About 48 hours later, I lightly sanded and cleaned the inside of the hull in preparation for the second coat. For the second coat, I added Interlux's Flattening Agent for 2-part polyurethanes.

Mixing 2-part paint with thinner and then with 2-part flattening agent requires different part ratios and a specific mixing sequence to obtain the desired result per Interlux's instructions. I created a spreadsheet to calculate the combined ratios to mix only the amount of paint I needed.

View of the hull after the second coat was applied.


Finishing The Deck Frame

In preparation for the deck, I had to build up the deck frames to ensure the top surface of the deck frame is leveled with the sheerline. This work included building up the king plank, the breasthook and the deck beams.

My mistake was not to interpret the drawings correctly when I fitted the deck beams, the breast hook and the king plank, although the drawings were clear. 




Western Red Cedar strips added over the deck beams... 
...and 30 mm x 4 mm marine plywood over the spaceframe tops.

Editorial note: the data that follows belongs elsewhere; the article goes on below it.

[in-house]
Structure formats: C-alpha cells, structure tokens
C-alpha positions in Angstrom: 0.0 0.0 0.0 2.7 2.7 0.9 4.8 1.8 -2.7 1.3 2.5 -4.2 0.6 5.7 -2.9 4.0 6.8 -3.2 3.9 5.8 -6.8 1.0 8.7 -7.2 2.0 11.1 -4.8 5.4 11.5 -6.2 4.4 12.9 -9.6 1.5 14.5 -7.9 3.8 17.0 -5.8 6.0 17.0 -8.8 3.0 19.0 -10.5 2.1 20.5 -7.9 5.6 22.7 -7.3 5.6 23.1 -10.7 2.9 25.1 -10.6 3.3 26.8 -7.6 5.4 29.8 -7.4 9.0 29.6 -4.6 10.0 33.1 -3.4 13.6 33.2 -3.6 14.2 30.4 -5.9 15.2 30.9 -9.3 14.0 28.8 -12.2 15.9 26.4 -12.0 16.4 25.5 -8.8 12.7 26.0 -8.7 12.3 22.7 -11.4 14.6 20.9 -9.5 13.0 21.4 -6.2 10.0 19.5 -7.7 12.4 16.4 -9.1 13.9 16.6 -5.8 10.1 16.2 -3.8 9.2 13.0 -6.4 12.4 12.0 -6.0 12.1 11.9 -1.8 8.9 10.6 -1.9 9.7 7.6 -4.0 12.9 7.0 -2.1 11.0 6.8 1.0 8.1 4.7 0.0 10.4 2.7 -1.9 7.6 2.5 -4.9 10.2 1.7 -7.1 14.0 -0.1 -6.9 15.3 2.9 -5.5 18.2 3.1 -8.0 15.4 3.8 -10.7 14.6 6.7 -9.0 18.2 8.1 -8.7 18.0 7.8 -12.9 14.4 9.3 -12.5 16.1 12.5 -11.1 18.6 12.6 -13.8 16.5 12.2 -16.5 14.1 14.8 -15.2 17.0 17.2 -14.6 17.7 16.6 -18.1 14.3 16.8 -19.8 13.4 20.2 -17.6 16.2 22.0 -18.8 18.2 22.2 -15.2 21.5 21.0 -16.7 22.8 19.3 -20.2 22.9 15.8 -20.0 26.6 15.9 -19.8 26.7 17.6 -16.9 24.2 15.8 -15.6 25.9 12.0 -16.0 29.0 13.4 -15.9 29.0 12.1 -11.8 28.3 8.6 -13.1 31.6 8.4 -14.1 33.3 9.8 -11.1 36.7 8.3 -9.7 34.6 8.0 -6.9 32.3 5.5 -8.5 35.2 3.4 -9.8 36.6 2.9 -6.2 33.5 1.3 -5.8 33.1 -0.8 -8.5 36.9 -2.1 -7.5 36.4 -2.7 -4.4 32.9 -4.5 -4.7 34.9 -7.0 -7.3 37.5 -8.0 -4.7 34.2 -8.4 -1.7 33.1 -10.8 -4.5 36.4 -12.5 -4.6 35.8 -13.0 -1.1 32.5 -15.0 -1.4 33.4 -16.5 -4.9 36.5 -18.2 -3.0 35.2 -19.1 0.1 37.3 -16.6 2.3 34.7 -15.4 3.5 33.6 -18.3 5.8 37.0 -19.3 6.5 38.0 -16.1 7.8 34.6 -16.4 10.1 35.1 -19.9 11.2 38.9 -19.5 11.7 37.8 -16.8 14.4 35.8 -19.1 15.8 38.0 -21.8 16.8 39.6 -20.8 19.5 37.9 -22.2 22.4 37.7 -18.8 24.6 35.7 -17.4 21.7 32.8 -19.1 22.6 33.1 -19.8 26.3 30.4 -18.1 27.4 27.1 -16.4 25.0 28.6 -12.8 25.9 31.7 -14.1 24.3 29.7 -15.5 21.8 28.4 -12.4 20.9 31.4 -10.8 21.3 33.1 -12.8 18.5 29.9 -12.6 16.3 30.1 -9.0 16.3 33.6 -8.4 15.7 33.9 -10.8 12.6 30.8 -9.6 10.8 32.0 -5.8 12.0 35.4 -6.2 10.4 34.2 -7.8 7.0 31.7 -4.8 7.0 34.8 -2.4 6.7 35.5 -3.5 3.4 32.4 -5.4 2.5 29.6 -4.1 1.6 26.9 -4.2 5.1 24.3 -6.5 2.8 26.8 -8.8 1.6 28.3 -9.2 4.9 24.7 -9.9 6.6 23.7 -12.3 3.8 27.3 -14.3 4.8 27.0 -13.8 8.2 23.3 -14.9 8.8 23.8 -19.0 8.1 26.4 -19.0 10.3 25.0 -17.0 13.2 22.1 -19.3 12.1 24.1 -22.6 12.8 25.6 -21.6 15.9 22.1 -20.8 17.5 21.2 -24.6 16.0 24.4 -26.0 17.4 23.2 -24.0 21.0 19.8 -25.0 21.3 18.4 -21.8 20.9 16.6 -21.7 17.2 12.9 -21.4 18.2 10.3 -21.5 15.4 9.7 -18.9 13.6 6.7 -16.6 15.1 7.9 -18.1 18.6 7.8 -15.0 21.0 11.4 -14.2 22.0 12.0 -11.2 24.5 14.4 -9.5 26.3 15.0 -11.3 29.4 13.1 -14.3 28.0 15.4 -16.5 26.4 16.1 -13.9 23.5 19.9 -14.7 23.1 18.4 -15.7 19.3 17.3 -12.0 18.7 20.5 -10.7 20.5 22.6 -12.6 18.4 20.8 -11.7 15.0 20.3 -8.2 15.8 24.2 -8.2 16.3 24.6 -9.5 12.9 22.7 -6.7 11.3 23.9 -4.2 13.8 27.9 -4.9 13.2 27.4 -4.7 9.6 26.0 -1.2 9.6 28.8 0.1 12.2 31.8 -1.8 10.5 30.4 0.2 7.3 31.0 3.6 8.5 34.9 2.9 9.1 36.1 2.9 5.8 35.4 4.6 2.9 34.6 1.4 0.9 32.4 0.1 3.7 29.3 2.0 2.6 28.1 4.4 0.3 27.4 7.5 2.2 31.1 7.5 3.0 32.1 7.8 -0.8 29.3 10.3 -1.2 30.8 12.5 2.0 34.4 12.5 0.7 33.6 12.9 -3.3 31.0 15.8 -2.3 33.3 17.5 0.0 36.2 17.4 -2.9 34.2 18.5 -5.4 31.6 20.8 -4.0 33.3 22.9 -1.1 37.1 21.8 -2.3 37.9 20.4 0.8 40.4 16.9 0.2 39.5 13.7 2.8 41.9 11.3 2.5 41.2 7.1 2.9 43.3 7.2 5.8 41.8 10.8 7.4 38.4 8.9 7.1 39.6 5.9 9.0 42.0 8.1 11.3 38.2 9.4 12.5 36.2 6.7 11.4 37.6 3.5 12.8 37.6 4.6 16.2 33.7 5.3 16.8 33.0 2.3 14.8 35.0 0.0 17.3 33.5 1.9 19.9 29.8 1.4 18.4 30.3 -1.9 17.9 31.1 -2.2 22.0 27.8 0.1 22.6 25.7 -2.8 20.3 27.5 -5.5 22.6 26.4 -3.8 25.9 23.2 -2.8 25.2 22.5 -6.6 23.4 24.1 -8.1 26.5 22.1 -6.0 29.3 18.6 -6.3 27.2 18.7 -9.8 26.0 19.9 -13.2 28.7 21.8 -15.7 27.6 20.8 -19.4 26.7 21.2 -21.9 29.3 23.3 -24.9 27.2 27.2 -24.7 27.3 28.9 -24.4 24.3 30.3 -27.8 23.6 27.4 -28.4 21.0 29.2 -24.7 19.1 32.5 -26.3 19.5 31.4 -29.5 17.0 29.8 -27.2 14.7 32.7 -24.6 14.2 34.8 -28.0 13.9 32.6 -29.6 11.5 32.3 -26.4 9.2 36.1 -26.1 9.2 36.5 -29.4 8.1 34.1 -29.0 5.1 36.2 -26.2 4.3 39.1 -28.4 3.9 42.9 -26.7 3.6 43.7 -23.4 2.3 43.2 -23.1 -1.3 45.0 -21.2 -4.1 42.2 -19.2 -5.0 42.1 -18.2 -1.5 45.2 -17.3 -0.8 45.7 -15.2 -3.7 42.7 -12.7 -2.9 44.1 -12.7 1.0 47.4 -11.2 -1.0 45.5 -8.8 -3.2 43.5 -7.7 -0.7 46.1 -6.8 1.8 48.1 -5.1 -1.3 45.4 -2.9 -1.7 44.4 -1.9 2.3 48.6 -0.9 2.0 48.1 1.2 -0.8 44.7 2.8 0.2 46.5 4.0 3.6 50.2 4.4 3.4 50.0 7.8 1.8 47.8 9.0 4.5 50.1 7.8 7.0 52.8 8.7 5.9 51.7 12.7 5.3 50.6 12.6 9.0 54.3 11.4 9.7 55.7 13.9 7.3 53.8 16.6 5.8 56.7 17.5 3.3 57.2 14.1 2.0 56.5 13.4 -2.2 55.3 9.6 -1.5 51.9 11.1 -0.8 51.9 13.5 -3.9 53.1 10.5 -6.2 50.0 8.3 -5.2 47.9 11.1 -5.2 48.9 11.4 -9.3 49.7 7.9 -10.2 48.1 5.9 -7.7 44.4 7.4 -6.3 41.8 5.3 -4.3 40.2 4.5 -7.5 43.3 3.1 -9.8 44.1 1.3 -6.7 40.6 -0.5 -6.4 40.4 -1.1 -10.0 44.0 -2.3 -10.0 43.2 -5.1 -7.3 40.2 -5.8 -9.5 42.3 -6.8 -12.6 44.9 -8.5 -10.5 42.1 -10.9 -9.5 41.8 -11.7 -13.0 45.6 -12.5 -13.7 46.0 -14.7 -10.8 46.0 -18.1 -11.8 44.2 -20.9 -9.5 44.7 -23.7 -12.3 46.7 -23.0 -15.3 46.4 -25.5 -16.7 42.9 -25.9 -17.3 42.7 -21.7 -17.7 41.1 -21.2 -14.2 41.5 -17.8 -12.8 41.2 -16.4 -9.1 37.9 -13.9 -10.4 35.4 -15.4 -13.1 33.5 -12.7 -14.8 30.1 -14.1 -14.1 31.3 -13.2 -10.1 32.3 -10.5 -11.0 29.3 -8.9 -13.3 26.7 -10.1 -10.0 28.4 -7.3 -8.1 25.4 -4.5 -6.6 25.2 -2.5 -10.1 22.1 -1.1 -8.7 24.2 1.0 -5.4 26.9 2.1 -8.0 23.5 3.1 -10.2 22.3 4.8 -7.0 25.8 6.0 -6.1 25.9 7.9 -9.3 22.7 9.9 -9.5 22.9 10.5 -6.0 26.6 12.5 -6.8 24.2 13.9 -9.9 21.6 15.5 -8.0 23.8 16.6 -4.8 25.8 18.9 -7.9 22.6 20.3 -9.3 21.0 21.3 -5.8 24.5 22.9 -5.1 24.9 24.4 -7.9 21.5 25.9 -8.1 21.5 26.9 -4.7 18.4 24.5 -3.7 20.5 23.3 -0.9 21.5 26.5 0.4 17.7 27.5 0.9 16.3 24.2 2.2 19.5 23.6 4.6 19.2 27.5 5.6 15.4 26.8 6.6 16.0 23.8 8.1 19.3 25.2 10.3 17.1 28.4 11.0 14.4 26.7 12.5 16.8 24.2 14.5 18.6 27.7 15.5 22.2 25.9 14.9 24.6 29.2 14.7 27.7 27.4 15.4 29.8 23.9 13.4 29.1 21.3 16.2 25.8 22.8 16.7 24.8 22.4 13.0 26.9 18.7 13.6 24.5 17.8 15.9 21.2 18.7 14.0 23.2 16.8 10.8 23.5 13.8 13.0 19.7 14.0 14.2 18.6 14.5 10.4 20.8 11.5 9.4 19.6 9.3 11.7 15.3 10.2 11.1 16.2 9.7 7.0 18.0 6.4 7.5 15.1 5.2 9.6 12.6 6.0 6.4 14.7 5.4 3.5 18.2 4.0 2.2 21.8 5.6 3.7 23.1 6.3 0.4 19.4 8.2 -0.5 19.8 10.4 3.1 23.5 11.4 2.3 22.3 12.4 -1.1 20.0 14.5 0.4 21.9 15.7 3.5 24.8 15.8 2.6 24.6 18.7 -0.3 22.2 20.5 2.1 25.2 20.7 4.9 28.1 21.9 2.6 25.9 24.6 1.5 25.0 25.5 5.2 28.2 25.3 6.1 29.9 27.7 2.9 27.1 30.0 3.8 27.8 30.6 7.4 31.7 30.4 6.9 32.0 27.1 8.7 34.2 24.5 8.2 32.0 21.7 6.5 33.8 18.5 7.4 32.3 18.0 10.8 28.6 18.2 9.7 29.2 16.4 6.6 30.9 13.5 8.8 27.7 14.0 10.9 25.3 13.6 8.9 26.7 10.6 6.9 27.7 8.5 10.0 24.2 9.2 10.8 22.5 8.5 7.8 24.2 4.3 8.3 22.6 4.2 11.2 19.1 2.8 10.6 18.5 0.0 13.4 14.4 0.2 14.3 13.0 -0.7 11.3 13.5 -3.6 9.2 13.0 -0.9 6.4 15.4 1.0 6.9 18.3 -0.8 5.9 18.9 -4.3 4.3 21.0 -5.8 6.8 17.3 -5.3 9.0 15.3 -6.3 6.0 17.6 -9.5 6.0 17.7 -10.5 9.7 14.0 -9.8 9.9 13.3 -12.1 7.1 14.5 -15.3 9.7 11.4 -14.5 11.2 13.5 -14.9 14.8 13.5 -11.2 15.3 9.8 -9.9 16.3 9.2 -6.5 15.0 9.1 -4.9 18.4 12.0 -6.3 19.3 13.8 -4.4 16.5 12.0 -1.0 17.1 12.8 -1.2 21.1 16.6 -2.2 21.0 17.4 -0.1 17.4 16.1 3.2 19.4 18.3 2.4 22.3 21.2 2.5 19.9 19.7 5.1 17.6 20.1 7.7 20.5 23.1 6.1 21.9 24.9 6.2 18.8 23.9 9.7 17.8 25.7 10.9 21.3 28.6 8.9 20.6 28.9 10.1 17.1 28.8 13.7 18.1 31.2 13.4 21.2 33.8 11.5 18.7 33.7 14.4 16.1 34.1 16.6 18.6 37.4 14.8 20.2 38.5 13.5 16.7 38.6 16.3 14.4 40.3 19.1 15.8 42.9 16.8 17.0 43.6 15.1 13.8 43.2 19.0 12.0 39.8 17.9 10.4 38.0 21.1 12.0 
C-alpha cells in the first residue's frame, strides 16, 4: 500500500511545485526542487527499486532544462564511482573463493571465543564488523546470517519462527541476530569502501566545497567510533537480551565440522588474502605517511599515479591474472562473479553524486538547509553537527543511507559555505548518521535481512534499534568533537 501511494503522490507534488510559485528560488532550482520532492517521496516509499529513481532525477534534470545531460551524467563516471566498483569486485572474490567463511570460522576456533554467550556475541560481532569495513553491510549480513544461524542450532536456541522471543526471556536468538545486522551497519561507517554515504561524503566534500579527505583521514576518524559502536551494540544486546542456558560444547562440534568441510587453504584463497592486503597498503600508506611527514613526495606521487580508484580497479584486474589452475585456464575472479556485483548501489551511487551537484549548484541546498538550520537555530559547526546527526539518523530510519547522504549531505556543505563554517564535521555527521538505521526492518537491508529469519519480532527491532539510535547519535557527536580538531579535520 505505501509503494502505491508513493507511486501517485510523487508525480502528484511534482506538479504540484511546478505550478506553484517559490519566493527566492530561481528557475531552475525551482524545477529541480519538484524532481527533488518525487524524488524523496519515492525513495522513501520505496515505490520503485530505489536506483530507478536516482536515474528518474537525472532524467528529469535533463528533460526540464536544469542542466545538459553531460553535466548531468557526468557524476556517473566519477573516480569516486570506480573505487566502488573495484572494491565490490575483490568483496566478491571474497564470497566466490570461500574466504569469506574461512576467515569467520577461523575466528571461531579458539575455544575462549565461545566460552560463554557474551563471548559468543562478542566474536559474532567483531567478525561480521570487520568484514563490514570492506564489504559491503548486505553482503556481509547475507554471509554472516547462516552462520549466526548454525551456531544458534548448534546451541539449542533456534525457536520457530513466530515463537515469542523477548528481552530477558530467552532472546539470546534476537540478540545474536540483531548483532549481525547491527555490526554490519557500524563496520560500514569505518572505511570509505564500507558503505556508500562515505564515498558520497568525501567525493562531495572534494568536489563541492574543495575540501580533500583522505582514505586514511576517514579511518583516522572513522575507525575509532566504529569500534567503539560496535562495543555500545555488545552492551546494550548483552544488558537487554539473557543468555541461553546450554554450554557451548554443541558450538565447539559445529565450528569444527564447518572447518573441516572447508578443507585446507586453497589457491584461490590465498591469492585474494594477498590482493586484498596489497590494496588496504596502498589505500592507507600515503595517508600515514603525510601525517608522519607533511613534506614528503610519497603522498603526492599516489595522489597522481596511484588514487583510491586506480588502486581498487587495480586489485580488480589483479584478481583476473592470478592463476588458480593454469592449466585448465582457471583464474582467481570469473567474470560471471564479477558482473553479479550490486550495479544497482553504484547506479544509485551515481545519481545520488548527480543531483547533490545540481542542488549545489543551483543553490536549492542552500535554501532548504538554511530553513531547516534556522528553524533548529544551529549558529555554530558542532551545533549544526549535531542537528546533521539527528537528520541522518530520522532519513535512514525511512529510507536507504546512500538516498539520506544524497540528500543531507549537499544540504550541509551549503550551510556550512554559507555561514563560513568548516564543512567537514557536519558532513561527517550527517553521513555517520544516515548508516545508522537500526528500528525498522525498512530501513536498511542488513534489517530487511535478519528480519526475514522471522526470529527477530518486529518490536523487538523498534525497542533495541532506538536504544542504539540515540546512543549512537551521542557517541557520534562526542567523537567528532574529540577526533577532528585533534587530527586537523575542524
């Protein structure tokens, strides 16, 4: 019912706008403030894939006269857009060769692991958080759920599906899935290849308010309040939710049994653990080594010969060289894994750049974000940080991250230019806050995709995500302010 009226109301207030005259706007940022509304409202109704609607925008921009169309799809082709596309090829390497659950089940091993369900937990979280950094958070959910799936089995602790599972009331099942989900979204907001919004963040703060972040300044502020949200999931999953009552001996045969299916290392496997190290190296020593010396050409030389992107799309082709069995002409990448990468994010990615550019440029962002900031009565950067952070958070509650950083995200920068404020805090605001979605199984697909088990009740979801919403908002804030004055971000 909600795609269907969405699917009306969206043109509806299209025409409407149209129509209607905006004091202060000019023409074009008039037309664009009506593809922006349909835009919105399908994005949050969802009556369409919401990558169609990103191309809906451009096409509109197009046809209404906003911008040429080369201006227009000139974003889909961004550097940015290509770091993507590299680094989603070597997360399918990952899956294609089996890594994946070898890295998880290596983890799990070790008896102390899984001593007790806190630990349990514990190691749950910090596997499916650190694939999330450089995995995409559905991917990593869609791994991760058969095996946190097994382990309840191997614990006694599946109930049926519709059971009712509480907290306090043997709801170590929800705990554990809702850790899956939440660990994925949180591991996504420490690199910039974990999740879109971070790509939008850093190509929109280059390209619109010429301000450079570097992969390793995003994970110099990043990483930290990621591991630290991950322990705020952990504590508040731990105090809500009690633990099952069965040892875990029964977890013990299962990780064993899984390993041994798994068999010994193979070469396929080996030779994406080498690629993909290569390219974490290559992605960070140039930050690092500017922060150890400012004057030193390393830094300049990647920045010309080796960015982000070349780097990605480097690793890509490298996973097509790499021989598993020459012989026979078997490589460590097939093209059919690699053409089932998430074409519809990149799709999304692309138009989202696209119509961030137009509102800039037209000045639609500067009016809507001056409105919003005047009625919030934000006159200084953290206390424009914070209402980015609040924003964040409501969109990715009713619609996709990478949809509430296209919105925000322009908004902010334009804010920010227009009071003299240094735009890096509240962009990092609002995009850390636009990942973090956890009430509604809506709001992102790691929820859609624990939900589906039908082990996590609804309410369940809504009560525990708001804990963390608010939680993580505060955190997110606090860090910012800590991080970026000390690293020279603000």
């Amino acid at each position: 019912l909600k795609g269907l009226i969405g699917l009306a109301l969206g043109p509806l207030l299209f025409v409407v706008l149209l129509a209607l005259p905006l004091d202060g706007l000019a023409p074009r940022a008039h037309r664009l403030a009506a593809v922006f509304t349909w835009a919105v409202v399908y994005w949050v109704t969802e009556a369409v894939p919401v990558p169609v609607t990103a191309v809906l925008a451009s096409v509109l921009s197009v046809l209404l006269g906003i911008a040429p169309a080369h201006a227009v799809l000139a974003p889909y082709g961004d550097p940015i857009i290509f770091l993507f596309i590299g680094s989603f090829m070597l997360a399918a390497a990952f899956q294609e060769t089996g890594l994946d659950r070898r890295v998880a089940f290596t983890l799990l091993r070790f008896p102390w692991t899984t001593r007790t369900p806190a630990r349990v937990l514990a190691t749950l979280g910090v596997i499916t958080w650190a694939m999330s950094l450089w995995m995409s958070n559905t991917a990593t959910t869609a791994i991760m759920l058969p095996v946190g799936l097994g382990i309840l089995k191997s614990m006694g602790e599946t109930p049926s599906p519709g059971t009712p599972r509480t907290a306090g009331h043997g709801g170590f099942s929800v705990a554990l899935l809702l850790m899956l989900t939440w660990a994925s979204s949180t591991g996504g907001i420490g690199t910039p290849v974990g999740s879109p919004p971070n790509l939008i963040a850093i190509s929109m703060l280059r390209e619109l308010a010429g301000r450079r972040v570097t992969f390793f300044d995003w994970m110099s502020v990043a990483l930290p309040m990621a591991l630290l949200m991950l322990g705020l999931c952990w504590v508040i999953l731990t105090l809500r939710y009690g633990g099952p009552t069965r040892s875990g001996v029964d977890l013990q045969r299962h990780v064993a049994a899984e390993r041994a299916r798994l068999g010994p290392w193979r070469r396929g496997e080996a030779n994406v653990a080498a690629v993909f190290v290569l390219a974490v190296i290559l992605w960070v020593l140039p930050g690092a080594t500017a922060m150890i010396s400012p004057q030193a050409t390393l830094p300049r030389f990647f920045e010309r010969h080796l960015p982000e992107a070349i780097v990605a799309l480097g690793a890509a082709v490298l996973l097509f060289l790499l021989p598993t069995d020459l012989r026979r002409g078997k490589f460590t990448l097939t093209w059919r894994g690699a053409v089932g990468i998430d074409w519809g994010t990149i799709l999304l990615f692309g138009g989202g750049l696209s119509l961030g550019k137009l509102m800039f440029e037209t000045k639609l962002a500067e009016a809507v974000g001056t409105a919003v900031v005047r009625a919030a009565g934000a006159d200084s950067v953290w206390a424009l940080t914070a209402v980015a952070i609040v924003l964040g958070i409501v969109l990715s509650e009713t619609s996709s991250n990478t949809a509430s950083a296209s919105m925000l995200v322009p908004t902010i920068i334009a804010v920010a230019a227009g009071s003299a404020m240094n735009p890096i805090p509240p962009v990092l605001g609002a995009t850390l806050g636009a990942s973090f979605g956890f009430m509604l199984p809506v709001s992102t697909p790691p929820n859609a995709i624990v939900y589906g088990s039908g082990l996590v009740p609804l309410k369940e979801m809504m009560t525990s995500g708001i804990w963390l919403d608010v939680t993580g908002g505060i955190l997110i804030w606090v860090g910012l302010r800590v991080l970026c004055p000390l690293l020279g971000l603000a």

Western Red Cedar added over the king plank and the breasthook, shaved and sanded.
View of the added Western Red Cedar over the main foredeck beam...

View of the added Western Red Cedar over the forward foredeck beam and king plank after shaving and sanding.

Next, I cut two 6 mm plywood pieces to fit between the jib cleat and the aft deck beam on the starboard side. I glued both pieces together with epoxy resin and colloidal silica. Then, I shaved the starboard plank angle and fitted the 12 mm plate with more epoxy resin and colloidal silica. The same process was followed on the port side.

This doubler is for the main and lower shroud sheaves.

I decided to add more curves to the deck to smooth our her lines around the aft deck beam where it intersects the king plank and where it turns around towards the jib cleat.